I went alone, but a small group of us had all arrived within a few days of each other and we became close very quickly, learning to navigate the working days together but also planning local trips for our days off. Our summer was spent working out in the vegetable fields, singing our hearts out to nostalgic songs, and having long chats about the best places we’ve travelled to so far. One day we even choreographed a silly cucumber crop dance for the host’s social media!
We were all travelling solo and none of us had any set plans ahead of us and so, after many weeks of hard work and fun, we decided to explore more of Turkey
together! And of all the places I’ve been to in 4 years of travelling, Turkey now has such a special place in my heart because of the incredible people I met there. We discovered, laughed, shared and learned so much more than I’d ever anticipated.
Still today I use this to remind myself that stepping out of your comfort zone is sometimes the most rewarding thing you can do!
Here’s how a solo trip might lead to some of the most meaningful friendships and fun adventures yet…
You meet travel lovers around the world who share your passions
Meeting fellow travellers who are just as eager as you are to explore new countries and cultures can really shape your trip.
I’ve met so many open-minded people who are keen to talk, learn, share and grow together – there’s loads of room for making meaningful connections despite having started out your trip alone. And this is doubly true if you’re a workawayer
! When choosing a Workaway, you’ll most likely be picking experiences you’re interested in. So chances are that other volunteers there will be on a similar page to you. Whether it’s enthusiasm for teaching
, a passion for sustainability
, or perhaps just a general desire to learn more about the country you’ve travelled to, you’ll be connecting with incredible people who are brought together with the same interests and goals.
A tip, if you’re going solo and hoping to meet friends on your Workaway: simply focus on projects that host multiple volunteers at once (you can use the ‘number of volunteers’ filter on Workaway’s host list
). In this way, after challenging yourself with the journey itself, you’ll be surrounded by other friendly faces once you reach your hosts
You’re free from commitments… and free to explore potential friendships!
What I appreciate most about travelling alone is the FREEDOM that comes with it. You can be your own person and go with the flow. You are not tied to anyone else’s plans. In fact, you don’t even need to have plans of your own! You can simply take it day by day and figure it out as you go, or even change your plans whenever you want to. More importantly, just because you’re on a “solo travel” trip doesn’t mean you’ll be alone the entire time... more often than not, you’ll be travelling between countries and cities on your own, but meeting loads of people (if you want!) along the way, at backpacker hostels, local bars, and public events in busy towns.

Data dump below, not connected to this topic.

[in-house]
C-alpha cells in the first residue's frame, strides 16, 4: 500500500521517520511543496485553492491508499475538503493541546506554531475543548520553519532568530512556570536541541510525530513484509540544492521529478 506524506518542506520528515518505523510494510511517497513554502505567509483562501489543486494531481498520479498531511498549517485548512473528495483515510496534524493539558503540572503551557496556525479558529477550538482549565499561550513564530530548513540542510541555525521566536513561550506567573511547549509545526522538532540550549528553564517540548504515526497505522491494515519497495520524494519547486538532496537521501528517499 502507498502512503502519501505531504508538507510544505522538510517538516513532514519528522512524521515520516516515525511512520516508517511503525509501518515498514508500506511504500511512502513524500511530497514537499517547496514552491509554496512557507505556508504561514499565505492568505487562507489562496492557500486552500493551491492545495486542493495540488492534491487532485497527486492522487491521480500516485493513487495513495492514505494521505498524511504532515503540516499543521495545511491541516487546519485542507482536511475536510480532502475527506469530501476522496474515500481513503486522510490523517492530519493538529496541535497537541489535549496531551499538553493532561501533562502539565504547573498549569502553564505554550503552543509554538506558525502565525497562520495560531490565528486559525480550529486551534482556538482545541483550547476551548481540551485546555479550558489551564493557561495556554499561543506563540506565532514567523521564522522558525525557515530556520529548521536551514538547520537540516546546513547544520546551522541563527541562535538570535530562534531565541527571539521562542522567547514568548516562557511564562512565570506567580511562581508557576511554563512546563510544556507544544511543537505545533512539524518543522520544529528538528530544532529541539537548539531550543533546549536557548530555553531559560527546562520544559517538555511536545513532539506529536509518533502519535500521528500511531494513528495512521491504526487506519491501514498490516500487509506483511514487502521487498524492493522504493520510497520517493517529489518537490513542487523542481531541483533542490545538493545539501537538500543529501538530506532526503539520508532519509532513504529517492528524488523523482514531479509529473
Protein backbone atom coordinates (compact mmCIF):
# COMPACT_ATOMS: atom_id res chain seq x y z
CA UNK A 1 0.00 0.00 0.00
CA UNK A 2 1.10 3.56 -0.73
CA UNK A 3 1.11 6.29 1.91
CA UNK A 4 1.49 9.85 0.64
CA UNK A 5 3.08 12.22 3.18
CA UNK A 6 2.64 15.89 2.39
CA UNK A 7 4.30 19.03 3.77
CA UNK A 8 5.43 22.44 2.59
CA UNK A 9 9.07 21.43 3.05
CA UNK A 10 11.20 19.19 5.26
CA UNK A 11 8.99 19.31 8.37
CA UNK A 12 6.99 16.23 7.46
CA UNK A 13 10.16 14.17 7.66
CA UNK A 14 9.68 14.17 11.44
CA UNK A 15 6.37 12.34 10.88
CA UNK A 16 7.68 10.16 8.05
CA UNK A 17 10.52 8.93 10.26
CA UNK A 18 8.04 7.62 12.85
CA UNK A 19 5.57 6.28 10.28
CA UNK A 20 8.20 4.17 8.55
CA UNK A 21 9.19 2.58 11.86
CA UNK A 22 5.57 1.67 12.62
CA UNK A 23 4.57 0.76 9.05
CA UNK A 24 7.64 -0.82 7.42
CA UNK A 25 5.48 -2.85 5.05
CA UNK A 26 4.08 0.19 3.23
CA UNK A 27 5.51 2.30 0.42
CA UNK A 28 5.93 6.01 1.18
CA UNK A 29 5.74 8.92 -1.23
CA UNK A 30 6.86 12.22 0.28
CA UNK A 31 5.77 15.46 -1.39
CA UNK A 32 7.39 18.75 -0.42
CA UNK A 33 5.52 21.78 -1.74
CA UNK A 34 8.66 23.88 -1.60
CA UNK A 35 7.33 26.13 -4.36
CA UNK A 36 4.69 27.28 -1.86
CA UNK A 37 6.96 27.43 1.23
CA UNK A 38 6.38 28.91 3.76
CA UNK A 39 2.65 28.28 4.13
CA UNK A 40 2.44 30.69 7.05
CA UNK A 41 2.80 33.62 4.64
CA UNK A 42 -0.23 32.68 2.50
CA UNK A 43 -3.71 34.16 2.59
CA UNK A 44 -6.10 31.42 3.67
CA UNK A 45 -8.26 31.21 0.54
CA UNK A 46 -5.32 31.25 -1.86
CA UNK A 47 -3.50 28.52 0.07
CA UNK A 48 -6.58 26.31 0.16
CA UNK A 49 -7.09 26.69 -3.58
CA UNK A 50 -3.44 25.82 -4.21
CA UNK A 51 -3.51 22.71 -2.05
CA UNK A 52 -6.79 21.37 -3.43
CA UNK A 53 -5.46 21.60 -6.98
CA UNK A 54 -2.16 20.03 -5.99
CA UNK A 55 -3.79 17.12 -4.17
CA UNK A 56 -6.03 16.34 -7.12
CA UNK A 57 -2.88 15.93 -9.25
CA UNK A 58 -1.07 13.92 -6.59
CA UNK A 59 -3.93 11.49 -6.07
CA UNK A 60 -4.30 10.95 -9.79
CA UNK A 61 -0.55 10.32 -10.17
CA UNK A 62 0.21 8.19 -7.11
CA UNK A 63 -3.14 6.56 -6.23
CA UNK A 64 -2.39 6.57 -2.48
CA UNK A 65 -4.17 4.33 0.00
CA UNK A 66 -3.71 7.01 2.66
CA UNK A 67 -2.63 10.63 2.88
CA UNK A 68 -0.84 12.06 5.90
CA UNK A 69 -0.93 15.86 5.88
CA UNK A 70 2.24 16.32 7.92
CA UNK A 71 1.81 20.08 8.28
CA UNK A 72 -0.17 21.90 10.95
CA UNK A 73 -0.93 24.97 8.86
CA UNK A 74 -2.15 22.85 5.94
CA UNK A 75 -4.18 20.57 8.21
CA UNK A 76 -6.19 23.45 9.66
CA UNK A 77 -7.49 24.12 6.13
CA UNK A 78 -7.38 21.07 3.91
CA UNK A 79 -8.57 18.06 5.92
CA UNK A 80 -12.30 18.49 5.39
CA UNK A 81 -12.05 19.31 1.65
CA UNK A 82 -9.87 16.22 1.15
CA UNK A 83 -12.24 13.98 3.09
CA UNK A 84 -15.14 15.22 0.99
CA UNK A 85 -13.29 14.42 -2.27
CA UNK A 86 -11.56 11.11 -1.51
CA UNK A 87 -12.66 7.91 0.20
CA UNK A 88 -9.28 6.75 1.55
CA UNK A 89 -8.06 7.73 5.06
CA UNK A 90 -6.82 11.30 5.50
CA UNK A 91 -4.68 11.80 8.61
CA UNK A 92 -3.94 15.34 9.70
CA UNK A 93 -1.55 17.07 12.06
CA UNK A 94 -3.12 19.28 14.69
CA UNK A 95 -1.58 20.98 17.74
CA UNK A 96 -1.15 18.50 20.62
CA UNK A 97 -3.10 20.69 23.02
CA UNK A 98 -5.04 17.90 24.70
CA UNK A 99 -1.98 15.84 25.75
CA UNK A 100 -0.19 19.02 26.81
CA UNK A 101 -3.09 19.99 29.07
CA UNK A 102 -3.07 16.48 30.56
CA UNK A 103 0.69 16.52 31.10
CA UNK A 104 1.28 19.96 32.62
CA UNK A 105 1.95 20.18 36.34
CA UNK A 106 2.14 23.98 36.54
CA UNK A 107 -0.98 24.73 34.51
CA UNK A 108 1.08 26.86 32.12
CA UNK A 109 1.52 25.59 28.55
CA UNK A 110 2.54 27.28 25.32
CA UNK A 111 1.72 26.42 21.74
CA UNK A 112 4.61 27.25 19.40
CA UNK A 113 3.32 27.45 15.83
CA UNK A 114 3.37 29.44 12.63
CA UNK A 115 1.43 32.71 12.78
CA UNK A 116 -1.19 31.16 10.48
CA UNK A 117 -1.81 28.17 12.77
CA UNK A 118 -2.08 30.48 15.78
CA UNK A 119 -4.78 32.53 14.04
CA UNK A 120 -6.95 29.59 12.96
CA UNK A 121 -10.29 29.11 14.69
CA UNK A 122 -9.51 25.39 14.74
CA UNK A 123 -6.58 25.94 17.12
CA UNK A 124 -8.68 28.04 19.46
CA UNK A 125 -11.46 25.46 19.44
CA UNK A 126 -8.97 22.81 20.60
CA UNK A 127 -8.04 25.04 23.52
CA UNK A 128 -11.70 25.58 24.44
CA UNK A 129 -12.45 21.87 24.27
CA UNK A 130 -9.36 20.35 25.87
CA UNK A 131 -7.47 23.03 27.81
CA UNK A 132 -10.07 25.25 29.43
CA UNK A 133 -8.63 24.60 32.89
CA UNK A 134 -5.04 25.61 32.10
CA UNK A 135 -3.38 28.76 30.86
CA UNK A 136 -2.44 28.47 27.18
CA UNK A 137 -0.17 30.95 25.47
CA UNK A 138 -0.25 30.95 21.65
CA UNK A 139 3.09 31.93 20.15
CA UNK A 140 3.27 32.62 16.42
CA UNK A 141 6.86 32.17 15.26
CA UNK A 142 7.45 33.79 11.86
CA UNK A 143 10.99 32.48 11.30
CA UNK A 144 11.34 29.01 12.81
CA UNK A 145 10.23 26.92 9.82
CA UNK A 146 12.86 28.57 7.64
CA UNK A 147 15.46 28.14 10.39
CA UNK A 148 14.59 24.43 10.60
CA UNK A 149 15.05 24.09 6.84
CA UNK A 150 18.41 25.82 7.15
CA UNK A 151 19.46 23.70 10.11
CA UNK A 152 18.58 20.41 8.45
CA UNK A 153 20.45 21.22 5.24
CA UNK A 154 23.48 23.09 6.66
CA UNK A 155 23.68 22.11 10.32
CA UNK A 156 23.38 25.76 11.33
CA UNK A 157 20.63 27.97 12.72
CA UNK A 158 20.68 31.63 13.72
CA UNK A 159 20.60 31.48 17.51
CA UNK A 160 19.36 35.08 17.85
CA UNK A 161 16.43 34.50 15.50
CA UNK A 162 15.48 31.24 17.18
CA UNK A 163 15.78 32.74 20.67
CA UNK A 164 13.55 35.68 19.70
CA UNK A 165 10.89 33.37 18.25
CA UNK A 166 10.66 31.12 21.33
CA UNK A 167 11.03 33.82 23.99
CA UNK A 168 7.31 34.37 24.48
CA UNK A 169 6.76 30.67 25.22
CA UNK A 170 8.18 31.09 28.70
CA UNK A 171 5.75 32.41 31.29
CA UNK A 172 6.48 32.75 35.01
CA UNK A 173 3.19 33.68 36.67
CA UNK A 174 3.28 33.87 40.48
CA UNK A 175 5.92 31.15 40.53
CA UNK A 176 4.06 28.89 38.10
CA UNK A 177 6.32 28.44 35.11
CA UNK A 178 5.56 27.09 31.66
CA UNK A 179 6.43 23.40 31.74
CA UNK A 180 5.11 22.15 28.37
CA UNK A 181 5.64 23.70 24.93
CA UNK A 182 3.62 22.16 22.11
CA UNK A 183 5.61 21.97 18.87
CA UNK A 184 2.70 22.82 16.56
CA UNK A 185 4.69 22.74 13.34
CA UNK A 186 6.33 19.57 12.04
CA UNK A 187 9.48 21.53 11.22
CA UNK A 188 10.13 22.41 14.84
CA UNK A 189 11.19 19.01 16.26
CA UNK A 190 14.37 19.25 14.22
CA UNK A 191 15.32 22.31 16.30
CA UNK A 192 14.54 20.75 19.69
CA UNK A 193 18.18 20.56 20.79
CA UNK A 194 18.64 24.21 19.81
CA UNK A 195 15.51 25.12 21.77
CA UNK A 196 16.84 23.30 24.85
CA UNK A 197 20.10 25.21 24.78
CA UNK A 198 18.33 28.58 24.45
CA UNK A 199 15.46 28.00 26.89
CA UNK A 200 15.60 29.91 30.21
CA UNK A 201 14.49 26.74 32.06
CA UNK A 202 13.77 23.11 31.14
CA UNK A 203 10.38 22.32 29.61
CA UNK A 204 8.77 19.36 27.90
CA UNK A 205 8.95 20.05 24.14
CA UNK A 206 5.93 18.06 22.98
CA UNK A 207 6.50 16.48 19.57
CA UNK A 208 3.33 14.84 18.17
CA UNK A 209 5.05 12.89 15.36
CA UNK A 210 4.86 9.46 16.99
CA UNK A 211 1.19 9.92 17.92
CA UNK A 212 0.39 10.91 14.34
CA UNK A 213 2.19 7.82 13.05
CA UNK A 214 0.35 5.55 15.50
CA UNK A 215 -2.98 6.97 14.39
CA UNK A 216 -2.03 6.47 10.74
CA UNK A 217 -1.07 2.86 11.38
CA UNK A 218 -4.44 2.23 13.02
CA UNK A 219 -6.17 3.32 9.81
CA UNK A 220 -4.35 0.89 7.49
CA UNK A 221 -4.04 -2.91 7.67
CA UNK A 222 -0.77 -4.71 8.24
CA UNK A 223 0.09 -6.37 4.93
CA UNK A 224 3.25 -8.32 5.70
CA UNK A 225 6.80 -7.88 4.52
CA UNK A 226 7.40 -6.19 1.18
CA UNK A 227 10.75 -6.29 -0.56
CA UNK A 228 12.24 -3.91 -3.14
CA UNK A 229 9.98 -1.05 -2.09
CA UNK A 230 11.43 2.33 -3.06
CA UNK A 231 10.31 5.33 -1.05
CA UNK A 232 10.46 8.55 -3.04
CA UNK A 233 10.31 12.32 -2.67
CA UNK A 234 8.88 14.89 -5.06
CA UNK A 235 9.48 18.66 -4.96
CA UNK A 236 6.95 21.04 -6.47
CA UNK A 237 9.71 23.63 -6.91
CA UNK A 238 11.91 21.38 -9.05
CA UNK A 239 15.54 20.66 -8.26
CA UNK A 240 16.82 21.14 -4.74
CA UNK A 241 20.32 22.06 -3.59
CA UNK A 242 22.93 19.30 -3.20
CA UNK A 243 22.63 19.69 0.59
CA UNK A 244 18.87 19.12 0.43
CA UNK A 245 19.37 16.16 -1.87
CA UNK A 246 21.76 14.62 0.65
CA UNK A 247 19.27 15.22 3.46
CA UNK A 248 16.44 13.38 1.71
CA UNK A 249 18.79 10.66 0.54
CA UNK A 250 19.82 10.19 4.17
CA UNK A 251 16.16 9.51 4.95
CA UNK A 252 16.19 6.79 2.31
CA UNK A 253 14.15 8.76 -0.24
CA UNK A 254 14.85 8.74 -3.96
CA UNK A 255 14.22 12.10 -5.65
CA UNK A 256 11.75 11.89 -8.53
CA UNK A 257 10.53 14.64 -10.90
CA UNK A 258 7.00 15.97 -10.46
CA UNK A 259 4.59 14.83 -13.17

The number of fellow backpackers I’ve hung out with after navigating public transport together in unfamiliar towns?! Essentially, anyone looking slightly lost with a big rucksack on their back is likely open for a chat. You might even be headed in the same direction and able to keep each other company for a while, or exchange some travel tips and must-see locations on the way. No matter how things go, you’ll get to enrich a part of each other’s trips in one way or another!
Related blog post: 10 Tips and Resources to Meet People While Travelling Solo
You will be more open to new connections
Travelling alone definitely puts you in a more vulnerable position, with no friends you can just call up for a coffee if you’re feeling lonely, or ask for a ride when you miss a bus. But for this reason, travelling alone makes you more open. That is, open to connecting with other people.
At my very first solo Workaway, I was volunteering with a young family in Germany and found that I was much more outgoing, willing to meet people and try things than I would have been if I had a friend with me. During the trip, there were plenty of other travellers and volunteers like me – all travelling solo and more than happy to find someone else to share their adventures with. It was great being able to explore new places and try out cool vegan cafes whilst connecting with each other. Two of us even went on a little weekend trip across the border to Strasbourg to see the Christmas markets and then finally happened to cross paths again in Istanbul just last year.
This just goes to show that being alone can really help you make long-lasting and meaningful connections. It’s all too easy to rely on pre-established friendships and so it’s nice just to remind yourself what you can achieve on your own too. Some of my closest friends today are those I’ve met on the road and, although it’s not often that any of us are in the same country for long, we’ll always be sure to reconnect and treasure the time when we are!